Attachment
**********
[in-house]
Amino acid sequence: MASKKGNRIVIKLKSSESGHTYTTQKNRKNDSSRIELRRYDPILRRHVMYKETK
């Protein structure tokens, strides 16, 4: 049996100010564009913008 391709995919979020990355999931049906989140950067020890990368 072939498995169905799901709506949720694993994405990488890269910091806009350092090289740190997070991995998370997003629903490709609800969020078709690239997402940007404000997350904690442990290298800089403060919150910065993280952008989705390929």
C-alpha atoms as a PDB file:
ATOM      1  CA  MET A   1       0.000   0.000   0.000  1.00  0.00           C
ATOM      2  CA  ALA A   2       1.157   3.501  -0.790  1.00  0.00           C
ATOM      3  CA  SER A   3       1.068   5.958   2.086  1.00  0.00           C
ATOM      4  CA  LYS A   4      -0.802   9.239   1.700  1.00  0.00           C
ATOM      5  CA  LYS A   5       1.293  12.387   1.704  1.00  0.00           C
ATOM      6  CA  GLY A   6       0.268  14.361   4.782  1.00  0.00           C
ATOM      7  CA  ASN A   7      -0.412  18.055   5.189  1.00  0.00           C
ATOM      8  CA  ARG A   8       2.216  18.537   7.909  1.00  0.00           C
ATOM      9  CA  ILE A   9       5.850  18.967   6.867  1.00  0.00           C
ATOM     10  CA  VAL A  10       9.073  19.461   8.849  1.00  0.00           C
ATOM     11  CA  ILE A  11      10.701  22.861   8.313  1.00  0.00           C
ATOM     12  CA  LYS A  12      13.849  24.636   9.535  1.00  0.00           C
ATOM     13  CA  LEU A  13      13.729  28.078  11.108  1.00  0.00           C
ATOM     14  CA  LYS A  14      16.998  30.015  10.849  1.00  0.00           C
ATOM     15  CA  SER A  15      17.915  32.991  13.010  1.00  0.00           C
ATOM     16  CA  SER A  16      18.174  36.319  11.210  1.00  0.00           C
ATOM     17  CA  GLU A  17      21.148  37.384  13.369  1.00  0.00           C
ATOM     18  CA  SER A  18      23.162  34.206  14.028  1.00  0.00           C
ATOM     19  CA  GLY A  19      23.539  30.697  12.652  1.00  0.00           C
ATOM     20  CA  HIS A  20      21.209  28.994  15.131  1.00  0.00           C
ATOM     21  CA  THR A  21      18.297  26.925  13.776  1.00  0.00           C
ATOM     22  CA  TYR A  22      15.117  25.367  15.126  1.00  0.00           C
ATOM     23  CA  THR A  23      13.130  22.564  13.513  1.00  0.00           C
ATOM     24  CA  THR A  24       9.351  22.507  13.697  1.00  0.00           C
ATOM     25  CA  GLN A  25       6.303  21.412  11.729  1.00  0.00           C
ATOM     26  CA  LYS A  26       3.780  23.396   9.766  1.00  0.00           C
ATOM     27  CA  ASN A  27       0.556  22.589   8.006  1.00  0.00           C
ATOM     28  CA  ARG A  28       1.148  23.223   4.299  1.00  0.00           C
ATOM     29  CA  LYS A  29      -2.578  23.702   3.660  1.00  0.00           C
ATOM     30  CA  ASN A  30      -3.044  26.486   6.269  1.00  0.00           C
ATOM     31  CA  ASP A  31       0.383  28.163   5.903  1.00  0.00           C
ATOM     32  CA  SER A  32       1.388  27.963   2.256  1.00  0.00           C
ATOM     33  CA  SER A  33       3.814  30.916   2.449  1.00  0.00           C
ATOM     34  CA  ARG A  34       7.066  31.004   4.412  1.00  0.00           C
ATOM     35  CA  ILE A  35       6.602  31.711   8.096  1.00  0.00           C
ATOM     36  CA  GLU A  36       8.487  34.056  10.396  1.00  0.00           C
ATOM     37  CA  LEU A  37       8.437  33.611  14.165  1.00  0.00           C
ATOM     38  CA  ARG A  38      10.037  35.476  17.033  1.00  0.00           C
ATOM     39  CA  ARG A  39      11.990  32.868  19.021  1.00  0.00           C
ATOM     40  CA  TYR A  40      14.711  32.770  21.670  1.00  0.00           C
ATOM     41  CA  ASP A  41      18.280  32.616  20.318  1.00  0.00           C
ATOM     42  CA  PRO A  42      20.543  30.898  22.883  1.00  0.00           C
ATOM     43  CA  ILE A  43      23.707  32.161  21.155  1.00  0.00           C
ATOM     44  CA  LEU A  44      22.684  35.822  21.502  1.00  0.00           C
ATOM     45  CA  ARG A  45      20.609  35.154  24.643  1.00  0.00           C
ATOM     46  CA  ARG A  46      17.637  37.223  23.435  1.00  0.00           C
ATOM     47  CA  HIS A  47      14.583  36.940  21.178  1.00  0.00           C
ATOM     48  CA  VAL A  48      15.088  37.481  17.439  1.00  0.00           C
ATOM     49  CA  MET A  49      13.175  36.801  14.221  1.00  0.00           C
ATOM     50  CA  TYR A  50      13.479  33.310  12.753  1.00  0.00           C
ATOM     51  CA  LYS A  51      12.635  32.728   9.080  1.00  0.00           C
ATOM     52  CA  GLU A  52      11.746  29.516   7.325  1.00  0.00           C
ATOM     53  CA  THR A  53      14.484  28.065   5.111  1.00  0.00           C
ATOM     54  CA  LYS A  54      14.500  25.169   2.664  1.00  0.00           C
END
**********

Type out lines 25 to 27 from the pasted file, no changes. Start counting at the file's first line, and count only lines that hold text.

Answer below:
ATOM     21  CA  THR A  21      18.297  26.925  13.776  1.00  0.00           C
ATOM     22  CA  TYR A  22      15.117  25.367  15.126  1.00  0.00           C
ATOM     23  CA  THR A  23      13.130  22.564  13.513  1.00  0.00           C